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Hi guys, I'm having a problem that's occurring when I accelerate. Its mostly felt at lower speeds and when going uphill. Its felt at all RPMs. Its not felt when going downhill.

'00 Outback EJ25 4EAT.

Originally I took it to my local garage to ask him for a quote to repair or replace the transmission (been having some gear changes that are heavy and sometimes it seems not to know what gear to be in) and also to look at my oil leak which I thought was camseals. Also asked him to look into the rattle coming from under the car. Before taking it in there was no shake.

Went back and he'd gone and put an additive into the transmission to make it change smoother, replaced the oil filter because he said that was the oil leak source and had welded part of the exhaust to stop the rattle. Drove off and the rattle was still present.

Next day went back and he did some more welding which had stopped the rattle. Whilst there he also took the liberty of degreasing my engine.

On the same day as the degreasing I had a puncture repaired and my tyres rotated at my tire guy, next door to the mechanics.

After picking up the car there is now a shake, not felt through the steering wheel, when I accelerate. Took it back to tyre guys to check the balancing and the tires are balanced. Still shaking. Took it back to tyre guys again (I thought it must be tyres) and had alignment done but that was ok too.

Sorry for long story, my questions are:

Could it be my original transmission fault getting worse? When I flick it into neutral and roll it goes away.

Could the degreasing of the engine buggered something up? If so, what?

Could the additive be the problem?

Could rotating the tyres cause such a shake?

Could it be axles? (it'd be a coincidence if it went the same time but my research here point to maybe)

Is my mechanic a muppet? I'm leaning towards yes on this one.

Thanks for your thoughts, its driving me nuts.
 

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Are all four tires the same brand, model, size and tread depth?

Vibration only under acceleration, as you described it, is sometimes caused by a bad joint in the rear propeller shaft, or a bad joint in one of the axles.

As the vibration seems to have started just after the tire rotation, have you tried returning the wheels to their original position to see if the vibration continues?

How bad was the puncture? Did you drive on the deflated tire for any distance?

If the car has the 4-speed automatic, try inserting the AWD disabling fuse (FWD fuse). This will put the car into FWD mode, so that driving torque is not being applied to the rear drive train. Try it this way and see if the symptom is still present. If not, then at least the area has been narrowed down.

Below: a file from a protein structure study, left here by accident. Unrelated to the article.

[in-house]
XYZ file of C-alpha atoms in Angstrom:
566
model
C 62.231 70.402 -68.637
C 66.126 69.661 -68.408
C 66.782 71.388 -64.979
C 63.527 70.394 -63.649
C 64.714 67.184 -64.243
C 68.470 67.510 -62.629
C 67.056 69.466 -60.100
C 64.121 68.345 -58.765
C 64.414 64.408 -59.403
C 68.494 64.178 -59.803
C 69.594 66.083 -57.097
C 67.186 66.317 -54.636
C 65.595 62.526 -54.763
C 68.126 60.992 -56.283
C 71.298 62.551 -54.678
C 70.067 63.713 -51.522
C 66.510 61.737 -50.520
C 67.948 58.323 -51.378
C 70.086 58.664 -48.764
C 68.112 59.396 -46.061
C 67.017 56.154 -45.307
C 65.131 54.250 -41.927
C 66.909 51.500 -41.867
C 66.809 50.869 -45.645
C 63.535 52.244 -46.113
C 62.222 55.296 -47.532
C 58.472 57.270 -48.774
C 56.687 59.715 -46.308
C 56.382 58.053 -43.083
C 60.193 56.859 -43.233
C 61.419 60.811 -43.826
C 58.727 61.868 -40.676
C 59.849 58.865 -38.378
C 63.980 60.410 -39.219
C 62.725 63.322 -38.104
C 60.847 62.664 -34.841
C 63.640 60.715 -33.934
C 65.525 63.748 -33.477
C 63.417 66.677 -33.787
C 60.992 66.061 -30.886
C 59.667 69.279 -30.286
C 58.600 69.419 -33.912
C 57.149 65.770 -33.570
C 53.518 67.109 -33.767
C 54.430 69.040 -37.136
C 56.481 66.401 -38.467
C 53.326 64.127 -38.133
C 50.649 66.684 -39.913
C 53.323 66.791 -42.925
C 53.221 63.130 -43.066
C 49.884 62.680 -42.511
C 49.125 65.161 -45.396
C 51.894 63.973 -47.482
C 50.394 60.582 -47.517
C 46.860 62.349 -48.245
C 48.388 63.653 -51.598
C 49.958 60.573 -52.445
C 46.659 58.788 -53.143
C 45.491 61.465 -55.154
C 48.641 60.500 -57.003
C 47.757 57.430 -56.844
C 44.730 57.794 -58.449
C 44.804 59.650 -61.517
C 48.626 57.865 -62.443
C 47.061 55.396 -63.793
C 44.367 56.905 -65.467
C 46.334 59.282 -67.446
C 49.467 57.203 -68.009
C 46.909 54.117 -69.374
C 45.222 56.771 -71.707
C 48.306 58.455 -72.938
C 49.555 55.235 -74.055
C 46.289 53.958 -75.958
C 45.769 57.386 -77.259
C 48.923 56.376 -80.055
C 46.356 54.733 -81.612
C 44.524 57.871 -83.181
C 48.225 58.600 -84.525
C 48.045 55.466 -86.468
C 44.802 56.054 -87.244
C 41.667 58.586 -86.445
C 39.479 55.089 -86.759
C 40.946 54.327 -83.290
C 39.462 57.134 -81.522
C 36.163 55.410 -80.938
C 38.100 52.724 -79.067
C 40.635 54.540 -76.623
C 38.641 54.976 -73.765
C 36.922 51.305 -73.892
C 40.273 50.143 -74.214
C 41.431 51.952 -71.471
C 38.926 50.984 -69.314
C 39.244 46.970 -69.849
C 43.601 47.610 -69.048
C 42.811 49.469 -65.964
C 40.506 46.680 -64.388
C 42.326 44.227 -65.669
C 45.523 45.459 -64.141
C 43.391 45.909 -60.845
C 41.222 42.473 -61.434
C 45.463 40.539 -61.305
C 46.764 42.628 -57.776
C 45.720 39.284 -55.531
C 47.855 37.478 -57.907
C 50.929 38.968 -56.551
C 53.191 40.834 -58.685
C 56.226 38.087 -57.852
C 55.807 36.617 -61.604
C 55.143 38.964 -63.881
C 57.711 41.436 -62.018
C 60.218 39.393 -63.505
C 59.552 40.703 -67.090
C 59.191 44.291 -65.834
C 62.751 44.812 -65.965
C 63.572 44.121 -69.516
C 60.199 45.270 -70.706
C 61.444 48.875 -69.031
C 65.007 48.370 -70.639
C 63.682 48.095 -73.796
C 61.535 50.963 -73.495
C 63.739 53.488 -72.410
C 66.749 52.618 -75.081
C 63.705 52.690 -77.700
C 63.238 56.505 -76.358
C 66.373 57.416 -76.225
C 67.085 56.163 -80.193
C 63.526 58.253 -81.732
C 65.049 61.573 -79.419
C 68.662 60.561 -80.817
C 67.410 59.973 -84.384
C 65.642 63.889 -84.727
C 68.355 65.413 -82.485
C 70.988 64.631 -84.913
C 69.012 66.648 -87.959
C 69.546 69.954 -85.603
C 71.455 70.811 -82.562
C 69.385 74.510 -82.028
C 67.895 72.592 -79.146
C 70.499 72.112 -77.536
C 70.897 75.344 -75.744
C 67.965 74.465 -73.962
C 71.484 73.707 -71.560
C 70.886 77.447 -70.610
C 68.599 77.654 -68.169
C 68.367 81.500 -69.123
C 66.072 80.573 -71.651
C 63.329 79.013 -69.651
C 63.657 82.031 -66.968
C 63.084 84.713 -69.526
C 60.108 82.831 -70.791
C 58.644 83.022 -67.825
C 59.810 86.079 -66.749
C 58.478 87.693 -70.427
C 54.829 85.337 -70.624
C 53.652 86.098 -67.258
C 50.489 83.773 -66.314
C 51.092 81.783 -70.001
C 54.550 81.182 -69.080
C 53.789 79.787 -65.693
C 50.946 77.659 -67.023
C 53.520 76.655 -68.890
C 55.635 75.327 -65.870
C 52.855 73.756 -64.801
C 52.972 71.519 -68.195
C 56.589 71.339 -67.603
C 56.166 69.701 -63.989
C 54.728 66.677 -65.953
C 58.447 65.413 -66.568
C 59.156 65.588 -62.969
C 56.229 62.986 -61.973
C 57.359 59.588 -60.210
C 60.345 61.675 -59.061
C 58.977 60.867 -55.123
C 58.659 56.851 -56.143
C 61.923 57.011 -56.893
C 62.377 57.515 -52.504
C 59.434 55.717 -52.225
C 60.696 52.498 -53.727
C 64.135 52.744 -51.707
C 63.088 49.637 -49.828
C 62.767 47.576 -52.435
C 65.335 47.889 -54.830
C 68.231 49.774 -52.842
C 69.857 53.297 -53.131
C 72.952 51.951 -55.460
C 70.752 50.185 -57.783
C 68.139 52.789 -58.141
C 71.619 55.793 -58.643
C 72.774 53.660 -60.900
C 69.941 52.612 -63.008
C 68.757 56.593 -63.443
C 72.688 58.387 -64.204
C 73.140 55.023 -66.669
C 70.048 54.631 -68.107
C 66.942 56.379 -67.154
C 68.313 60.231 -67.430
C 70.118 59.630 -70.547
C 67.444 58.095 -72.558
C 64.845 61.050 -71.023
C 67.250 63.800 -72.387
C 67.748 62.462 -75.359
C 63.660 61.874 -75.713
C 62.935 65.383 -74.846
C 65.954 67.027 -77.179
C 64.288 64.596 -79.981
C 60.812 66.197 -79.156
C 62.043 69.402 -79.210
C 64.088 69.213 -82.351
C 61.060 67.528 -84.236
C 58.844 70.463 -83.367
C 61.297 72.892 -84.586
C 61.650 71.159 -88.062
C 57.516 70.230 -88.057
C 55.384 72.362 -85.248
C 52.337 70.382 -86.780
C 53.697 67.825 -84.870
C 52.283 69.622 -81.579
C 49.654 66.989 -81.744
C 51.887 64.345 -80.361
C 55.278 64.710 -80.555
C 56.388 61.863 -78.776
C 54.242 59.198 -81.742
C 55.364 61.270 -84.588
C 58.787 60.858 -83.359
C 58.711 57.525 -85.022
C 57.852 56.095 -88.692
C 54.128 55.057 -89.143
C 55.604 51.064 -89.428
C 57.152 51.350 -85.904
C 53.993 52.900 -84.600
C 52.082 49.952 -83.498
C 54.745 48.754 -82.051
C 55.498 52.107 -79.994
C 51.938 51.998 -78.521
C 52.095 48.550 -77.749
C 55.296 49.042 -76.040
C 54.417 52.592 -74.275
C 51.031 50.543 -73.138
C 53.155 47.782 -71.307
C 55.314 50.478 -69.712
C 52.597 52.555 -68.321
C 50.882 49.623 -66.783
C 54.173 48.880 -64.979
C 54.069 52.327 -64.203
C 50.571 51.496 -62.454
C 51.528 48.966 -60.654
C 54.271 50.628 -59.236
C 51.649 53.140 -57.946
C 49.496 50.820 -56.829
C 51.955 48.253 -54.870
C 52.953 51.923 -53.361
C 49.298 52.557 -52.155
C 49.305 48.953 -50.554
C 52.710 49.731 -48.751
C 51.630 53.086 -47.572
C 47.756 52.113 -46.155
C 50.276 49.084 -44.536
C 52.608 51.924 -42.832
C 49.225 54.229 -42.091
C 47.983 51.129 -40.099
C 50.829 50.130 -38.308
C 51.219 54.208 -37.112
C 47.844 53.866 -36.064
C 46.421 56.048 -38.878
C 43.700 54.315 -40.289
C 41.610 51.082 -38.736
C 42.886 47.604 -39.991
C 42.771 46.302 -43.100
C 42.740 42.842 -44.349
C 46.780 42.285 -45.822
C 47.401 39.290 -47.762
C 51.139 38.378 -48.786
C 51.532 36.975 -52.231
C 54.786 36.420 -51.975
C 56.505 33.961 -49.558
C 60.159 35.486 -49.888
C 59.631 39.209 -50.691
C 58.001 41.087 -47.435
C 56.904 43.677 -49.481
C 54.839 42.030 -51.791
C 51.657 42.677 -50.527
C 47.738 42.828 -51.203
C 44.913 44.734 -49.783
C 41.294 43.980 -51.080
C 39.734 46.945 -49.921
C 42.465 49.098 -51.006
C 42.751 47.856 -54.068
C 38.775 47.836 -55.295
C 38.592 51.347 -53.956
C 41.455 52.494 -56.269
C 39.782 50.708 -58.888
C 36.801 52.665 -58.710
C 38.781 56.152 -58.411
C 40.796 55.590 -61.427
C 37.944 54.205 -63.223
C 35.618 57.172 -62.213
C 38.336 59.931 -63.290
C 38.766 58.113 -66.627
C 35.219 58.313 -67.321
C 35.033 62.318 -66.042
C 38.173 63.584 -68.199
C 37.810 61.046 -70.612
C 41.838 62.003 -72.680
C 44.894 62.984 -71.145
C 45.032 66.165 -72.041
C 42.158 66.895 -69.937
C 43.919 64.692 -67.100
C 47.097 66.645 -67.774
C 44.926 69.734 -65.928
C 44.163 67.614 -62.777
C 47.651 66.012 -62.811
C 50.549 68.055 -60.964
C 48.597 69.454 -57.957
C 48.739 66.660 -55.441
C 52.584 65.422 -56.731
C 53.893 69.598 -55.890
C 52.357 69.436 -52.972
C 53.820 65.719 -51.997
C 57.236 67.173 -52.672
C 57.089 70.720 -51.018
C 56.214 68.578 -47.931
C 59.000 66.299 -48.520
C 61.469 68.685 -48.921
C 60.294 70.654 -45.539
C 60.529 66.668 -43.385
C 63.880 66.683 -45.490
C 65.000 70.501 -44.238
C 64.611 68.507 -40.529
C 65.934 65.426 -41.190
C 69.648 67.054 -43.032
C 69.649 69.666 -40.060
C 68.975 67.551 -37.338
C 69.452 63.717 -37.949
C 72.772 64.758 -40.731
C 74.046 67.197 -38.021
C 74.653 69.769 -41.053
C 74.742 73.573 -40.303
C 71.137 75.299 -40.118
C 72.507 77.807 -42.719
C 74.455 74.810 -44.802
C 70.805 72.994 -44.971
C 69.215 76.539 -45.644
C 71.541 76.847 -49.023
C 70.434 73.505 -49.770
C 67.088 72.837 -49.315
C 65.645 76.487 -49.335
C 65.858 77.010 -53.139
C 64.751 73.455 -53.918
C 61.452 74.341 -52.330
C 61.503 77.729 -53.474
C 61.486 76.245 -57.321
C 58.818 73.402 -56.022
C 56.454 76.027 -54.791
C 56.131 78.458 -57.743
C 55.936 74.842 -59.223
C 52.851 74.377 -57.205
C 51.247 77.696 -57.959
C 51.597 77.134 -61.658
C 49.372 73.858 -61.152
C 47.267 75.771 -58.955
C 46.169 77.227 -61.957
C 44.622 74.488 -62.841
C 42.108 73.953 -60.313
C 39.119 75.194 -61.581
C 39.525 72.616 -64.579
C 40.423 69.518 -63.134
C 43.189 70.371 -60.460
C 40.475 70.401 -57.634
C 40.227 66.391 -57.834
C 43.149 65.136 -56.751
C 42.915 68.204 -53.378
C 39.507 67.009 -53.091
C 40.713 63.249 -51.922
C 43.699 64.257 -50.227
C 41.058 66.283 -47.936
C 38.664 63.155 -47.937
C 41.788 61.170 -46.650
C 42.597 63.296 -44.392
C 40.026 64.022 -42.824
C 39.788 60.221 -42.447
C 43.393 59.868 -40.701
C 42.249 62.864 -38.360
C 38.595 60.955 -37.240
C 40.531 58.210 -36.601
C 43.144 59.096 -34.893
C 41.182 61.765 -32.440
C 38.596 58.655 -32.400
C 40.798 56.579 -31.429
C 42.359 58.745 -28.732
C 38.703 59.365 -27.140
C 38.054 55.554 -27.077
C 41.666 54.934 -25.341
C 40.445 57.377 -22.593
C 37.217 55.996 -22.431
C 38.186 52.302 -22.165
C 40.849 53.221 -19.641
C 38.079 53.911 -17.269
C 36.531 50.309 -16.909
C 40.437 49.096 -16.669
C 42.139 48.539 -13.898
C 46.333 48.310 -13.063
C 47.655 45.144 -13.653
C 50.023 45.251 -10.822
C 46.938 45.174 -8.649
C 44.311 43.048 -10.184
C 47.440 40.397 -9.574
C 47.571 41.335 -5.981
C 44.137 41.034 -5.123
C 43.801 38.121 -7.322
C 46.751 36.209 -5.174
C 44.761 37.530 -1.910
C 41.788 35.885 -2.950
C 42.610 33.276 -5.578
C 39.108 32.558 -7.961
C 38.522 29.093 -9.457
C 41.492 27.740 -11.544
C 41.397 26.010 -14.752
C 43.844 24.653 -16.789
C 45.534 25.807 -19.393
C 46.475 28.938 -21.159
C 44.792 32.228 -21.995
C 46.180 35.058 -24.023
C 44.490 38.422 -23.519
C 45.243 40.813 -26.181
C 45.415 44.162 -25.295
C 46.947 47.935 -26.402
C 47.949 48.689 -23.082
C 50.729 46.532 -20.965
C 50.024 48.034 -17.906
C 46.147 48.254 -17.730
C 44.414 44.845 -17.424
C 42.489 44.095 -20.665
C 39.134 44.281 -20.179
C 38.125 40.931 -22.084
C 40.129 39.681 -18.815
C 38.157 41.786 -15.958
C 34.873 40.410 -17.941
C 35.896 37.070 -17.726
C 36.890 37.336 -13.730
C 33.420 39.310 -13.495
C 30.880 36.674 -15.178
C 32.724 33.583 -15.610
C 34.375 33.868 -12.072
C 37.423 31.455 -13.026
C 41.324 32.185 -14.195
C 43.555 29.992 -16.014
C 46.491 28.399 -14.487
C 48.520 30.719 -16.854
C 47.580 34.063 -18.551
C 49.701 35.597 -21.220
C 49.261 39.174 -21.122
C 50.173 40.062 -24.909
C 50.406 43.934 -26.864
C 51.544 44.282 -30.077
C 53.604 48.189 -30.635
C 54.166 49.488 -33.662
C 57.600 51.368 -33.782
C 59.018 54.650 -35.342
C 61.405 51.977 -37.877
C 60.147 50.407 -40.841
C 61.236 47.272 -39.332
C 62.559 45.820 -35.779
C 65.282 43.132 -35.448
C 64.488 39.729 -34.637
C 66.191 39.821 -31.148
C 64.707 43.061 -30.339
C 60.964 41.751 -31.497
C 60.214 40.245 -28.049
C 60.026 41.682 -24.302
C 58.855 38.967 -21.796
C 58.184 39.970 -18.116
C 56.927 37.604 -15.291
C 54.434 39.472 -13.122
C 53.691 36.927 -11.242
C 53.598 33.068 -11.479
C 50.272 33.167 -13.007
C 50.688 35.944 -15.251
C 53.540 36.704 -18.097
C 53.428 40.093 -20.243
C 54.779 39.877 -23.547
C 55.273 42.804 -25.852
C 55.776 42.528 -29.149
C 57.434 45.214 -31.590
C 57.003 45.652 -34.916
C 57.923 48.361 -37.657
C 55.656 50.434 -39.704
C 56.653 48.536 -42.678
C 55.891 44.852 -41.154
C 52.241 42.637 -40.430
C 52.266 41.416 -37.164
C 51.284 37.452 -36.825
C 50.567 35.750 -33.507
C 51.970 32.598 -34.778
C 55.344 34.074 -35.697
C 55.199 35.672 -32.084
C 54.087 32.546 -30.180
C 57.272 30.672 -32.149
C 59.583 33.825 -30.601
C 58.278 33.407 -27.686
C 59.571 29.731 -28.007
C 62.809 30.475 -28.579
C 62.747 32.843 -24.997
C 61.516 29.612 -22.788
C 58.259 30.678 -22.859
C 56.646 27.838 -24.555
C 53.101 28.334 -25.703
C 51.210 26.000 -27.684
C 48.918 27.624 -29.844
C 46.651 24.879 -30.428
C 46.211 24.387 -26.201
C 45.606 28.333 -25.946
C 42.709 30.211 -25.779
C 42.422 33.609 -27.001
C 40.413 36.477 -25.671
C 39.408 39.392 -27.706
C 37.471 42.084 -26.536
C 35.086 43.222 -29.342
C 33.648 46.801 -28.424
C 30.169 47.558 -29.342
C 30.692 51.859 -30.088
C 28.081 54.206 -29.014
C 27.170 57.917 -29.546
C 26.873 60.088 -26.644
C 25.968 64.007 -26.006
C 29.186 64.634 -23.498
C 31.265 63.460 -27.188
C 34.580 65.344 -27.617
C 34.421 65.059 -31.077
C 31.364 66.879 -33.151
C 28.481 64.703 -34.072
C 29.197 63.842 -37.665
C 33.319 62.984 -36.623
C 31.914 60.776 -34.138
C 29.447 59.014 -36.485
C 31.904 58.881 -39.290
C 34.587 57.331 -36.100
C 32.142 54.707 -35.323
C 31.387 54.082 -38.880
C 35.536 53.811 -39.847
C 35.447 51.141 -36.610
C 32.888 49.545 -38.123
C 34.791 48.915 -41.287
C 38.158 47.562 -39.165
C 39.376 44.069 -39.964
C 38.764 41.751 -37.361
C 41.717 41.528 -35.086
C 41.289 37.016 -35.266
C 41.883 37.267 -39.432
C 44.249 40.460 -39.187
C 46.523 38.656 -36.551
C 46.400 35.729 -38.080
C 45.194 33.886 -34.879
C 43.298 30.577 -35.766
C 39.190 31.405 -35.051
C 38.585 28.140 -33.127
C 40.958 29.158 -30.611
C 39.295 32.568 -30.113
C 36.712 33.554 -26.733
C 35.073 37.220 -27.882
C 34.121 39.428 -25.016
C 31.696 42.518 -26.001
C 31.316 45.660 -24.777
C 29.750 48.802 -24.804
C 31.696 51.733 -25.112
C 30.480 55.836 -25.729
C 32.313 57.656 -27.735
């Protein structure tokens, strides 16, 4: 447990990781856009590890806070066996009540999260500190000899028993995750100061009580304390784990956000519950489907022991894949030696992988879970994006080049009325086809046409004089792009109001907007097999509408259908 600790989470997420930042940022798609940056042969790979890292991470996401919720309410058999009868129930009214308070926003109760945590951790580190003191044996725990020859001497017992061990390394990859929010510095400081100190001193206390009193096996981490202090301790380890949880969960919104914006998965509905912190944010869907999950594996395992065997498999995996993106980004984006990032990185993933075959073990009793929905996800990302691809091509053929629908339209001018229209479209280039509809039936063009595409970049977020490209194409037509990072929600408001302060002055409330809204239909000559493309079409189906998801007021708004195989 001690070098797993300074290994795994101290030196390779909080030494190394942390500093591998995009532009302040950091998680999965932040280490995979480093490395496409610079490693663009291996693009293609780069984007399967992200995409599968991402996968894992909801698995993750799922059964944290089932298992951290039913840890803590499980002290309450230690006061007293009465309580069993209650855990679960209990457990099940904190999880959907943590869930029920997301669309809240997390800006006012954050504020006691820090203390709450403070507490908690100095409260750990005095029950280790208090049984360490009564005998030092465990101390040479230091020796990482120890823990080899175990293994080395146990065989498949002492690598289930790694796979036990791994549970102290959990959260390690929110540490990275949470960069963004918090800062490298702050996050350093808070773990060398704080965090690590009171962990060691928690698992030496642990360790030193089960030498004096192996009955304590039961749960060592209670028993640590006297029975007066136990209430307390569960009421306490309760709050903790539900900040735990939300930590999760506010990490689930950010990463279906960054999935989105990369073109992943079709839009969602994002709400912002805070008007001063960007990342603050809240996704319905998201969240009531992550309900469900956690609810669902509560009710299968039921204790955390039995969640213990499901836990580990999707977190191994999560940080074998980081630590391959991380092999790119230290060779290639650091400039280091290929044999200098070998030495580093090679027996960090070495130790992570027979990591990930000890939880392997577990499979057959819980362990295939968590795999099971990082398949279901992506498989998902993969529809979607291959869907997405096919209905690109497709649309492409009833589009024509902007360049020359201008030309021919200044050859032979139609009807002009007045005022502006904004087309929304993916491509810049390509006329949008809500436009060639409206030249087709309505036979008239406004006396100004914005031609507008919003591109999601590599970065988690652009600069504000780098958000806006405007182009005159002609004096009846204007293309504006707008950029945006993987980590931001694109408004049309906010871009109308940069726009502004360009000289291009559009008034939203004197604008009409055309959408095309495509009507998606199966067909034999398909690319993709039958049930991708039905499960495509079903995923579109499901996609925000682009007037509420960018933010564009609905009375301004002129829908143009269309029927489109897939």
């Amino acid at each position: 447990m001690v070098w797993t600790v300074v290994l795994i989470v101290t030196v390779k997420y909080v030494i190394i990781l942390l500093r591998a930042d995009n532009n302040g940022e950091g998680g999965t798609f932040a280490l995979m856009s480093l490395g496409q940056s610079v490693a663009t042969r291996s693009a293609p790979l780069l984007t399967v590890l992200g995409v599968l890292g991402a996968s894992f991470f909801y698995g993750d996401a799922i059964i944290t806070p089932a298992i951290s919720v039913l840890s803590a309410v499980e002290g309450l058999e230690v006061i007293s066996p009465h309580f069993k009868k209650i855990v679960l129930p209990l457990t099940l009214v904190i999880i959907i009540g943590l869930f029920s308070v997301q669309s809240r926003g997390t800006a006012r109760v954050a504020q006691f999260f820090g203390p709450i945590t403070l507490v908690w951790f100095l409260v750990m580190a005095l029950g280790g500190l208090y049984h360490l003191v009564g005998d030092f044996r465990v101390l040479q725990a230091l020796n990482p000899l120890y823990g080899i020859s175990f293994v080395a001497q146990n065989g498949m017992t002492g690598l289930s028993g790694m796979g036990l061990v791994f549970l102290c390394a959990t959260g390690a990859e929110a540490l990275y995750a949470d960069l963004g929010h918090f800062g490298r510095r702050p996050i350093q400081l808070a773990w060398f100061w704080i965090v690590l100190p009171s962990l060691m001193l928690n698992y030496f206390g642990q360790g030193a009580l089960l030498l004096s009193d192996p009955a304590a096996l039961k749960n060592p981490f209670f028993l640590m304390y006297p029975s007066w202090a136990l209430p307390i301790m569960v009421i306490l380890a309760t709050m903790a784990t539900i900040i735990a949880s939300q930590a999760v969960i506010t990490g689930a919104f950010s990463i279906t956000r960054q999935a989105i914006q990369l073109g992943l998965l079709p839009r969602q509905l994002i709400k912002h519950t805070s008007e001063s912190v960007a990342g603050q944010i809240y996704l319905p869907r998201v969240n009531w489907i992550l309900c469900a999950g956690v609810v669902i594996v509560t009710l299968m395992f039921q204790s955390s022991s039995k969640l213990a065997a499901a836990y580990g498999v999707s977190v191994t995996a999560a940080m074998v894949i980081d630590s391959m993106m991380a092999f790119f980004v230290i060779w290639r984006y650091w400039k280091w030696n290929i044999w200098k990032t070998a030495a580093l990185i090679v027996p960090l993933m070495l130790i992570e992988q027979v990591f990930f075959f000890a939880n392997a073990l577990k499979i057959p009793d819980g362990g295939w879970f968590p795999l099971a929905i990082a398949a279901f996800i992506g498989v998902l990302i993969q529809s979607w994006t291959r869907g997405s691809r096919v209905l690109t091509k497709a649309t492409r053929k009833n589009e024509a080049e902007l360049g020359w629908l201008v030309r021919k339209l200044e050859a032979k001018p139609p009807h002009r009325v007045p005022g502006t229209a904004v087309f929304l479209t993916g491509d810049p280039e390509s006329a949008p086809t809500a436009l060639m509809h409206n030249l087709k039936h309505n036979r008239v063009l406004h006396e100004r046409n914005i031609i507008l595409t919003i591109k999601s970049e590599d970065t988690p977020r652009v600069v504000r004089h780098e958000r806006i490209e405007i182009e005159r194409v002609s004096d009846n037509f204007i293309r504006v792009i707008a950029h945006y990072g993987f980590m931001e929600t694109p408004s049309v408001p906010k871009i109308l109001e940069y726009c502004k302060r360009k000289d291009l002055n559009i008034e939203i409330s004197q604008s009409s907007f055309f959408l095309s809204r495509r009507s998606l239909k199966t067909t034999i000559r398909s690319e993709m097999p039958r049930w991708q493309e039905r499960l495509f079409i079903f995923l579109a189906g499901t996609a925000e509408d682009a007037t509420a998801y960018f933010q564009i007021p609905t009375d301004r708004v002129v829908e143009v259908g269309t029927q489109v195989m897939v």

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Some suspects

Is my mechanic a muppet? I'm leaning towards yes on this one.
Do any of these pictures look like your mechanics?
94px-OscarHardhatPVC.jpg 94px-BigBirdHatHankyPVC.jpg 139px-ElmoMechanicPVC.jpg 109px-CookieMonsterMechanicPVC.jpg

Check the torque on your lug nuts as well. De-greasing may have impacted an electrical component which controls how the engine runs or accelerates. I don't think welding a wonky heat shield will affect anything, but you might have look to see if he heated something nearby - wire, 02 sensor, U-joint bushing. Let us know about it, oh and which one looks the most like your mechanic.
 

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Discussion Starter #4
The tires are 2 different brands, same size with similar tread. I had a nail in one which didn't actually deflate it so didn't drive on it flat.

I thought about putting them back to their original positions but if I can roll in neutral without any shaking then doesn't that rule out the tires as the problem?

I have just put it into FWD with the fuse and the problem is still present, so its a front end issue right?

The lug nuts have all been torqued when the re check was done on the balancing.

Will have a good look to see for fried sensors or wires.

My mechanic is definitely the one living out of the trash can.
 

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Could also be that you are running just on 3 cylinders upon acceleration... check and clean (or replace) the spark plugs!
 

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Check the continuity of the wires while you're at it. I swore I had a transmission problem at about 130K Miles because it seemed to be searching for the correct gear and hesitating when trying to accelerate. Luckily I got a P0302 check engine light (CEL) code that told me I was having a second cylinder miss-fire. After new plugs and wires she ran like new. Is or has your CEL been on?

These symmetrical AWDs are really finicky about their tires. It's best to run all four corners on the same brand or at least with nearly the same amount of wear in circumference (within 1/4" or about 6 mm).

I'm not big believer in "Miracle-in-a-can" type additives. It may not have hurt, but I'd be surprised how much it would really help unless the tranny fluid was clean to begin with. Check out this link: http://www.subaruoutback.org/forums/99-do-yourself-illustrated-guides/5843-changing-automatic-transmission-fluid-easy.html